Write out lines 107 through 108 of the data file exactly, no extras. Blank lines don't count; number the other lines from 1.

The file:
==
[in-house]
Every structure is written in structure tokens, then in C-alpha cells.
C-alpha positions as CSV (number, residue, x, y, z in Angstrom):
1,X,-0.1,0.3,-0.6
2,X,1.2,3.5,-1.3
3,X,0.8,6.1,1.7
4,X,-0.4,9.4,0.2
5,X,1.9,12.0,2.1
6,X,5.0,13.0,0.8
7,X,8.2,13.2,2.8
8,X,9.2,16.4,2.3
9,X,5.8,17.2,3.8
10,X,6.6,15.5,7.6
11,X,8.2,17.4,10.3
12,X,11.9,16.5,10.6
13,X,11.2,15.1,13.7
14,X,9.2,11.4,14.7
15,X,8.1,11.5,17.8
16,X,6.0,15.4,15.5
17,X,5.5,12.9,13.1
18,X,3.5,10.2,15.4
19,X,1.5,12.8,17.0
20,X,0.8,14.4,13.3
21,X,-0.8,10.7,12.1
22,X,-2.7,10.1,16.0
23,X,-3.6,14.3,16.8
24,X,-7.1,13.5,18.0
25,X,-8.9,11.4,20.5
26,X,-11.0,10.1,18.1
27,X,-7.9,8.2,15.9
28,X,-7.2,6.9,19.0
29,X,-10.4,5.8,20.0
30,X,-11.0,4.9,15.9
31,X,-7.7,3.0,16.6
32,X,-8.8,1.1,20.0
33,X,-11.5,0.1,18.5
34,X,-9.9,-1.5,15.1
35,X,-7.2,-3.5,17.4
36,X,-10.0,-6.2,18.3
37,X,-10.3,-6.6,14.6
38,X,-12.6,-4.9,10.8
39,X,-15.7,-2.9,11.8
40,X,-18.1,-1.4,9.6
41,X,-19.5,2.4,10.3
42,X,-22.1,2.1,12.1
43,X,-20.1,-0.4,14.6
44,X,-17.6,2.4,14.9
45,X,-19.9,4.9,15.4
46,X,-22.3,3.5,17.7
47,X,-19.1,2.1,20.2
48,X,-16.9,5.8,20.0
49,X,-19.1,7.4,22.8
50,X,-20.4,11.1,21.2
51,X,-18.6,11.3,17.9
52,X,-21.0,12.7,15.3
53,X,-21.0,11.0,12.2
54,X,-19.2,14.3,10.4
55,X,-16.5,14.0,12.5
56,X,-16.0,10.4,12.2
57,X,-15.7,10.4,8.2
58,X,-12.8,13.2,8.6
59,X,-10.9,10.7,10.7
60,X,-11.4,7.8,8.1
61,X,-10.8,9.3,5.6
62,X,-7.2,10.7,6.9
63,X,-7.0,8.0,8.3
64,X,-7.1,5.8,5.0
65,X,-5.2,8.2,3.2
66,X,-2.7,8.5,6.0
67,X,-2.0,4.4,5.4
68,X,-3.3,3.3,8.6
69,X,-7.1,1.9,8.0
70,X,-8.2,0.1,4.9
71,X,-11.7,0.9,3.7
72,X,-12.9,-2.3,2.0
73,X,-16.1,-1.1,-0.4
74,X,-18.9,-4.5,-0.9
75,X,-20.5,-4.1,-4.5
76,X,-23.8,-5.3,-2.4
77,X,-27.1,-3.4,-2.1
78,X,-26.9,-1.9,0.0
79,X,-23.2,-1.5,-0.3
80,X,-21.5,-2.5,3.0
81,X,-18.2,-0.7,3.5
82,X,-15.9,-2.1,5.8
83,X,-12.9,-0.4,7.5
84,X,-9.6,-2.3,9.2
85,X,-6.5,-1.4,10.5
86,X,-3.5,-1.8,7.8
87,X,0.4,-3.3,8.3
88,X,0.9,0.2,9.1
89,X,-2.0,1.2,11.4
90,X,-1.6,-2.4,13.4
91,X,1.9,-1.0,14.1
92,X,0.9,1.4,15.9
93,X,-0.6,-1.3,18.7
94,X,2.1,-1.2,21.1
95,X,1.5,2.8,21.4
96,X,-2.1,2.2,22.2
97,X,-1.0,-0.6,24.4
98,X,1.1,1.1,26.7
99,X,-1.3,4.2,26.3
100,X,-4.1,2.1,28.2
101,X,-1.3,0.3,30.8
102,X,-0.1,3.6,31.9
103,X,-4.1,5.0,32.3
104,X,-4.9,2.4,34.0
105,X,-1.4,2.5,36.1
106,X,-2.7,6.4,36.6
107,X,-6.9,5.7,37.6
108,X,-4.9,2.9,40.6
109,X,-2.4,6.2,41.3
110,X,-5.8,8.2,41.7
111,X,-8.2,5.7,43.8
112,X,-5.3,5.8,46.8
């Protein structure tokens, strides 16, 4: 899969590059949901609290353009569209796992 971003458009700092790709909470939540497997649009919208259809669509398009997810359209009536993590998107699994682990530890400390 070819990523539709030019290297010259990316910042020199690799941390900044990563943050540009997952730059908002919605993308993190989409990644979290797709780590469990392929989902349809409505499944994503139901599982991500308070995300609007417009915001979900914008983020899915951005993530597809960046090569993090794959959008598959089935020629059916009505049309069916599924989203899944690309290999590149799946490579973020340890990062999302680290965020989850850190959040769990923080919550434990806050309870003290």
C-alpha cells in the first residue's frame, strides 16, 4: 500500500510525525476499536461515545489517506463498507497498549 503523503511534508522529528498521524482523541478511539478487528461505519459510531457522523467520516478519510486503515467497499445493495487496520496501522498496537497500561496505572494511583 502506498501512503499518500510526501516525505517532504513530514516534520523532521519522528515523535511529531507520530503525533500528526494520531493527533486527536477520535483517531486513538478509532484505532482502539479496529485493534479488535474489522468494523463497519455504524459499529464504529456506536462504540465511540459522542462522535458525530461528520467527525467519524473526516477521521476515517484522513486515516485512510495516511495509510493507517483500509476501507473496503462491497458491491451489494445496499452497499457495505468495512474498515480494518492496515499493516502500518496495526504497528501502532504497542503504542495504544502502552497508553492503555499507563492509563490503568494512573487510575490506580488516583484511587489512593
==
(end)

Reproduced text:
104,X,-4.9,2.4,34.0
105,X,-1.4,2.5,36.1